Just like last week it’s time to answer some questions!!!

If you have questions you want to ask me about comics, art materials, or just art in general, leave a comment here OR send me an email to shadows@shawnmccauley.com.  So lets not waste any time!

Q: What Tools do you use in Manga Studio to ink? 

A: I’m only using Manga Studio EX4 right now.  I’ll tell you what tools I’m using in that, but I can’t say if they have the same brushes and settings in the new EX5.  I use the Pen Tool set to the Maru brush.  I also have the stroke in and stroke out options checked.  I’ve checked the option for “Stroke in and out according to speed” as well.  This lets me have a little more control over the look I want.  But it might not work for your style so experiment and play around with the options!


Q:  If you were to do speed paints or drawings what are the materials you need for this?

A: It depends on the media.  If you’re drawing or painting traditionally, all you need is your traditional media and a camera to record it. If you’re going to post it on the internet, you will also need a way to get it from your camera to youtube (or wherever you’re posting it.)  If you are digitally drawing or Painting, you need software to draw or paint in, like sketchbook, manga studio, corel, sai, etc. and then screen capture software to record it.  Mac users can just use quicktime for that.  There are other software out there you’ll just have to google search for it.


Q: How is writing a comic different from writing a novel?

A: I never wrote a novel so I can’t say for sure.  The writing process I imagine is much the same.  Write the story, then rewrite, and rewrite until you iron out the plot and characters. Your mindset might have to be a bit different though.  Where novels you can’t show what’s happening, you have to tell it.  Comics can do both.  (though some would validly argue it should all show, no telling.  But i feel thats a waste of the unique media that is comics.)  The major difference you’re going to run into is the fact that a comic is a collaboration.  You might write a story, but the way the artist interprets the words and creates it will not be at all what you imagined.  You have to be okay with that.  You have to be willing to let go and just trust in the artist you’ve chosen and be okay with this being the artists’ baby just as much as yours.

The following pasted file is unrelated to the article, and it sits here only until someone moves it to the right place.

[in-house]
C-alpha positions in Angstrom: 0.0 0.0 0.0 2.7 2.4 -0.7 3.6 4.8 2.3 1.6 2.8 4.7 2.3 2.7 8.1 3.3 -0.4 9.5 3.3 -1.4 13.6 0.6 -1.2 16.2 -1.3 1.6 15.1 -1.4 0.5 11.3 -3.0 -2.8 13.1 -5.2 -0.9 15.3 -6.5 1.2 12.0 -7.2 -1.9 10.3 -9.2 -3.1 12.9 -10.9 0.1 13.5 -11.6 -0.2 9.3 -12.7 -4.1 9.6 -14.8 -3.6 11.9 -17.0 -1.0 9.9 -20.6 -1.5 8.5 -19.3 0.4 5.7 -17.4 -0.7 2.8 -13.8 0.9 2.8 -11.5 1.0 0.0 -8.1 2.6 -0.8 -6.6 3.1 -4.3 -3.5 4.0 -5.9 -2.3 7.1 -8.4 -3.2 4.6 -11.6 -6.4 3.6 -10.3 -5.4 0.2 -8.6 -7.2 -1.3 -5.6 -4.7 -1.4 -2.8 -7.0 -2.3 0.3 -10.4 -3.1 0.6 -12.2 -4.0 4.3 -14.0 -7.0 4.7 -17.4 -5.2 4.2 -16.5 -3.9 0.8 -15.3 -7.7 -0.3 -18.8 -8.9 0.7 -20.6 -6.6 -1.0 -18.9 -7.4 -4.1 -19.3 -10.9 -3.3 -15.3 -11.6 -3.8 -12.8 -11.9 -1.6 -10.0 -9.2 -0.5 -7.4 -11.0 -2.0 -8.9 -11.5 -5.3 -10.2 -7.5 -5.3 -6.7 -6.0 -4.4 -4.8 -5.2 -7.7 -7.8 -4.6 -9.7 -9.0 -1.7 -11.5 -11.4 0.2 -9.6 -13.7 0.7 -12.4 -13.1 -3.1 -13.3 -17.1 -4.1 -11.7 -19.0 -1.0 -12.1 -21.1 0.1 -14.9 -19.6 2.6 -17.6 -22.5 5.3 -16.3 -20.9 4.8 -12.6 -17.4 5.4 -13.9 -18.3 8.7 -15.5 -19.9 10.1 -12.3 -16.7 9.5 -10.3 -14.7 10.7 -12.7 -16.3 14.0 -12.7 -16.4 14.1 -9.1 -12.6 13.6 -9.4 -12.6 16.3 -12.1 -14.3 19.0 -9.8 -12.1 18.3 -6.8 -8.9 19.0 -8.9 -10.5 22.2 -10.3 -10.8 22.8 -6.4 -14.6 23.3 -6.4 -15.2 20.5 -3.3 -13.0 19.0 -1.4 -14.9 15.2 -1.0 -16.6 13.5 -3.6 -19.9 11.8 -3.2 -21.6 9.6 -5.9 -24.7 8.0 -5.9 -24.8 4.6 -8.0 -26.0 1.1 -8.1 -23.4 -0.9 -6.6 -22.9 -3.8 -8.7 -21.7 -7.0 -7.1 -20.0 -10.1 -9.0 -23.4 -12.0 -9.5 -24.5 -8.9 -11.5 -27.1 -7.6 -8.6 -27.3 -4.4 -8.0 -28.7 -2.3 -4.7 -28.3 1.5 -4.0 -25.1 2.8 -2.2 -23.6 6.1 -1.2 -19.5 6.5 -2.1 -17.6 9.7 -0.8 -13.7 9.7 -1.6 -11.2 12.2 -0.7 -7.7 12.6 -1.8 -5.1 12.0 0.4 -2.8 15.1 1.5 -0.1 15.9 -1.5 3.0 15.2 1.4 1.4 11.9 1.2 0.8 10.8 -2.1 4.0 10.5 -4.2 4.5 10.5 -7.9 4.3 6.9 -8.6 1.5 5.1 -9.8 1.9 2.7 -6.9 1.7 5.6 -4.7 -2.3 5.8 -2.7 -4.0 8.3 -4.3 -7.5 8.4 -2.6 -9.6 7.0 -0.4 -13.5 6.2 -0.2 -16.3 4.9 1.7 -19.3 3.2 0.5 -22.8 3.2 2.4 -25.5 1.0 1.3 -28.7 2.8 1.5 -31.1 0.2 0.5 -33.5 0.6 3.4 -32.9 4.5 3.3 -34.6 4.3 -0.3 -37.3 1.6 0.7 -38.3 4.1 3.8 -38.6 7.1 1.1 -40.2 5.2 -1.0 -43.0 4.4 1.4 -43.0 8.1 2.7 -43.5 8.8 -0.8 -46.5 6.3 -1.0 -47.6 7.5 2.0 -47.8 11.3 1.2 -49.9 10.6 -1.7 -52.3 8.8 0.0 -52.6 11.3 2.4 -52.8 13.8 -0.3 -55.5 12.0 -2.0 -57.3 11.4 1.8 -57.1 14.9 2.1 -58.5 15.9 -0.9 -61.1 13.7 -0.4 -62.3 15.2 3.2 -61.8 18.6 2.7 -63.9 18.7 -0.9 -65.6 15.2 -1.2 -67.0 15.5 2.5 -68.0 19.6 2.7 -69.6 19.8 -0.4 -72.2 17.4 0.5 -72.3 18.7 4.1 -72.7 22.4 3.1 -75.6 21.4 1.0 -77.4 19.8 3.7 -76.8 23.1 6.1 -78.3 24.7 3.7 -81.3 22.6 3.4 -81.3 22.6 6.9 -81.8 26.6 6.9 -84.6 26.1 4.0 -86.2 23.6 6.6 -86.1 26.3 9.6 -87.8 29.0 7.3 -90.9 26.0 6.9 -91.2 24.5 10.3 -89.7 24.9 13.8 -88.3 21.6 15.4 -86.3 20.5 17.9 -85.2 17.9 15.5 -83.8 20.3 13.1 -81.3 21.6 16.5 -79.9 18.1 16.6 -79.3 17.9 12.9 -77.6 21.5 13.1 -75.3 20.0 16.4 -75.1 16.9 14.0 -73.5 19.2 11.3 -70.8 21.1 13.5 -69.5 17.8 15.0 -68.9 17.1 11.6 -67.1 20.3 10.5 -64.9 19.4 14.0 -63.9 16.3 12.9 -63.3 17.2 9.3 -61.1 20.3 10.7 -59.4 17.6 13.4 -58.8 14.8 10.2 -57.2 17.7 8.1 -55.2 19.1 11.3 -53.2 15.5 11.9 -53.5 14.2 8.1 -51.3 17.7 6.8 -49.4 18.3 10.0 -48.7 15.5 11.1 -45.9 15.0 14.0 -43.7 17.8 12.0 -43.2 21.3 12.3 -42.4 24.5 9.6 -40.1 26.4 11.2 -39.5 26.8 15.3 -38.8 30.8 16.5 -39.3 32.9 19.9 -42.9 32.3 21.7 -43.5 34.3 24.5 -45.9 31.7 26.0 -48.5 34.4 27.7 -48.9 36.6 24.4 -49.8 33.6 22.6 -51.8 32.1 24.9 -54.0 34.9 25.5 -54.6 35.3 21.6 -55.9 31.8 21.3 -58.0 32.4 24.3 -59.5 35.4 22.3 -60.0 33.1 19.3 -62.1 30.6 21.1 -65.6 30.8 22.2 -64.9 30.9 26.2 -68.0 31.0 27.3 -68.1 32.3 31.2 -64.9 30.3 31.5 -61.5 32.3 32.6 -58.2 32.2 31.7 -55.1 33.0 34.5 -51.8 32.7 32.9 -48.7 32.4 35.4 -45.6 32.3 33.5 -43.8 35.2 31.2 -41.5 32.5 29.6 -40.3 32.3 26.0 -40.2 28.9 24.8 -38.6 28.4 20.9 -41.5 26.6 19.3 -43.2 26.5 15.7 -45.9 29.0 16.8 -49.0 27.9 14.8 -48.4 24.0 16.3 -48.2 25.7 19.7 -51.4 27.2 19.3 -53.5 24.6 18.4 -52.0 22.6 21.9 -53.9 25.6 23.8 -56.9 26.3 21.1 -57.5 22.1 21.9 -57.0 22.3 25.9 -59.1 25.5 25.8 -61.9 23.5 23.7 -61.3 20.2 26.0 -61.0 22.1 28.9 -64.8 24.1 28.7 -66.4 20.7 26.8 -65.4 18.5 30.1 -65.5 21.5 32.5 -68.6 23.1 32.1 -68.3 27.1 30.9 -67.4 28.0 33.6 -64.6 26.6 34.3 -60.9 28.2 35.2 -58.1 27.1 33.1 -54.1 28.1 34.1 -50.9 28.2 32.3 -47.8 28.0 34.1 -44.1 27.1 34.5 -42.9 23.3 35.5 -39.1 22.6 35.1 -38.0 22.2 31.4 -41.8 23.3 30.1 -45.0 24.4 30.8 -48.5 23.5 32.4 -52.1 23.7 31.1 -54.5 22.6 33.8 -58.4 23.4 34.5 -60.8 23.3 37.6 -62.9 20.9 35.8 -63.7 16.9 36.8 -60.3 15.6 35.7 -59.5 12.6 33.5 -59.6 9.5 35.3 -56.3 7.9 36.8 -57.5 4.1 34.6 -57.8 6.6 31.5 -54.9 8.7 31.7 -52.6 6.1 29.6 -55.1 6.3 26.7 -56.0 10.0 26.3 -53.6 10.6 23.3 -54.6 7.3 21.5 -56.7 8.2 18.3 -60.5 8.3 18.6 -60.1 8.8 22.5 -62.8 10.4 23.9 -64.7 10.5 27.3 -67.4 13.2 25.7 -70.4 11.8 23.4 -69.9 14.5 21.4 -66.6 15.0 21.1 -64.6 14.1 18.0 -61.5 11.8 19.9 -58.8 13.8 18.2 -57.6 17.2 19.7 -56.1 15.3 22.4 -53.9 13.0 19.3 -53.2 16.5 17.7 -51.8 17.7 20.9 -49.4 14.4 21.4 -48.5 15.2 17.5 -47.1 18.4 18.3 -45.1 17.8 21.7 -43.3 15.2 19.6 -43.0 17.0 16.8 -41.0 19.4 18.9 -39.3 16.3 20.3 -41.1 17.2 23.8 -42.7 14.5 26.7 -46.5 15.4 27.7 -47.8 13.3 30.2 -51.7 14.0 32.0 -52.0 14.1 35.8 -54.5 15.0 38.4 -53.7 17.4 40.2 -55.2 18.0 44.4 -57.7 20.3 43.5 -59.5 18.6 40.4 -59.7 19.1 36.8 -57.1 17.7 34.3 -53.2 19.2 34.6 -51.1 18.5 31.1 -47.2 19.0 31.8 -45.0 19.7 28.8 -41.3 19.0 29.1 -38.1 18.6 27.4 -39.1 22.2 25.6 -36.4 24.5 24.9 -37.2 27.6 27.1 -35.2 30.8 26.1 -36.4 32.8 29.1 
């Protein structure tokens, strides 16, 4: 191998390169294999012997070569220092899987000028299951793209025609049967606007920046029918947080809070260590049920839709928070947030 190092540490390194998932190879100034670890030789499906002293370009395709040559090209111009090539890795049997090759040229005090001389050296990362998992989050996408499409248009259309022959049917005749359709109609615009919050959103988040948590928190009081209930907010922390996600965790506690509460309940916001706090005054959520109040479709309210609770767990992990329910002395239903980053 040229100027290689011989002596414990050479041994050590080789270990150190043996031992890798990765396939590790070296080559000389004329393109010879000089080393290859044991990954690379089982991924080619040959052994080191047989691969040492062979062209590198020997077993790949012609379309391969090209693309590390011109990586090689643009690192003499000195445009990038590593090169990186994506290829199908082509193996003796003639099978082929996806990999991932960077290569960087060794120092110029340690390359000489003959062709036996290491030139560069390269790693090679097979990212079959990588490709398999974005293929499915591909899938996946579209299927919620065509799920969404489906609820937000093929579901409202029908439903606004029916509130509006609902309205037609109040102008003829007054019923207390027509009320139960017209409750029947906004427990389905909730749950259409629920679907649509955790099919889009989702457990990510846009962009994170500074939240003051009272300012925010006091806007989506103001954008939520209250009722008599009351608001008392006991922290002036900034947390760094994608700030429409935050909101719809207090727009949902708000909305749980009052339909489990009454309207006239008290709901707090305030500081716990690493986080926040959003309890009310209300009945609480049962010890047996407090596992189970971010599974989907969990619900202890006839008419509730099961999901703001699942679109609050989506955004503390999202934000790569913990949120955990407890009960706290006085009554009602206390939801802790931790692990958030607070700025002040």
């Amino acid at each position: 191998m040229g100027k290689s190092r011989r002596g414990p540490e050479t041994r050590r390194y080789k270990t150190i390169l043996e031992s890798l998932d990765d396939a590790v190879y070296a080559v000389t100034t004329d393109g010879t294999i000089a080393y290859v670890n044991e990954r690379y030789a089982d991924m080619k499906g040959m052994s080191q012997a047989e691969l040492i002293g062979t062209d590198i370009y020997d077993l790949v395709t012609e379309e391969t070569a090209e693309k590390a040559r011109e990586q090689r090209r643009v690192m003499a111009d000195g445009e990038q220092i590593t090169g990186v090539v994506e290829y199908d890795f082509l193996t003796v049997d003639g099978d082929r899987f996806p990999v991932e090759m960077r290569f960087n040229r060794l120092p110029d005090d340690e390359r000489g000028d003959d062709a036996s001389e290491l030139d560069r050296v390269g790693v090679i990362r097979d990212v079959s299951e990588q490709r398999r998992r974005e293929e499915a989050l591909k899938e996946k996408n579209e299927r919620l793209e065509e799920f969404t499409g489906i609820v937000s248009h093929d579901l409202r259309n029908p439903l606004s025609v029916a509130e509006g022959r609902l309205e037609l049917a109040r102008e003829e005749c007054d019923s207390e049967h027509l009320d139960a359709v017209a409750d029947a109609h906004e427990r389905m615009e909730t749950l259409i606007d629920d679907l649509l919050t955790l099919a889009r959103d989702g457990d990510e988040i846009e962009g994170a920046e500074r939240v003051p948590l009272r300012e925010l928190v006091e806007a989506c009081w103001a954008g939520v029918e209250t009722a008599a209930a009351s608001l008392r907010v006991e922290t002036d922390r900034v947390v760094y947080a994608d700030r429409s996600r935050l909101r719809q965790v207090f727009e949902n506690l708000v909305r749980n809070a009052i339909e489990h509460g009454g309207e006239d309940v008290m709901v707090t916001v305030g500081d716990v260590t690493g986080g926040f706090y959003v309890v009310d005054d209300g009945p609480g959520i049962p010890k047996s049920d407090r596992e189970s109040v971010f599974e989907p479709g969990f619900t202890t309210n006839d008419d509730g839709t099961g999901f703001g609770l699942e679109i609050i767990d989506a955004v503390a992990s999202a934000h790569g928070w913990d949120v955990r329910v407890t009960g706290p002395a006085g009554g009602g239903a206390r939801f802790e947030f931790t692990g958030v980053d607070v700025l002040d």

Q: How do I get into animation? What materials would i need to animate?

A:  I’m not an animator so I don’t know. I recently just bought Motion Artist and thats going to let me do some cool animations with my comic.  But I don’t know what industry standards are, or how to get a gig animation. (though I imagine it’s like comics, where you submit your work, and get rejected a painful amount of times until you eventually get your first shot.)


Q: How should you plan out a comic’s story?

A:  Pacing is everything.  I always think of a comic as a song.  Each panel is a part of the rhythm.  But like any good song the rhythm doesn’t stay the same the whole time.  There are times where it gets fast and intense, other times it’ll slow down and be more calm. (even if the music isn’t slow and calm.) Comics should be planned out the same way.  Some parts should have fast rhythm of Panels, other parts should have a slow calm rhythm, even if the events in the panels aren’t slow and calm.


Q: What are the story elements a good story should have.

A: A good story should make the reader want to know what happens next.  There are a ton of ways to do this.  It can be through suspenseful events, nail biting action, compelling character interactions, riveting emotional exploration, the list goes on and on.  But even more important than that, is make the characters feel like real people.  Give them real emotions and reactions and motivations. If they feel like real human beings to the reader, the reader will care about them.  If they care about them they’ll want to read to see what happens next, and you got yourself a good comic story.


I think that does it for today.  Tomorrow is a tutorial tuesday..I hope… (life is getting crazy for this next month)

but in the mean time check me out around the web:


And remember, Make Comics! No Excuses!!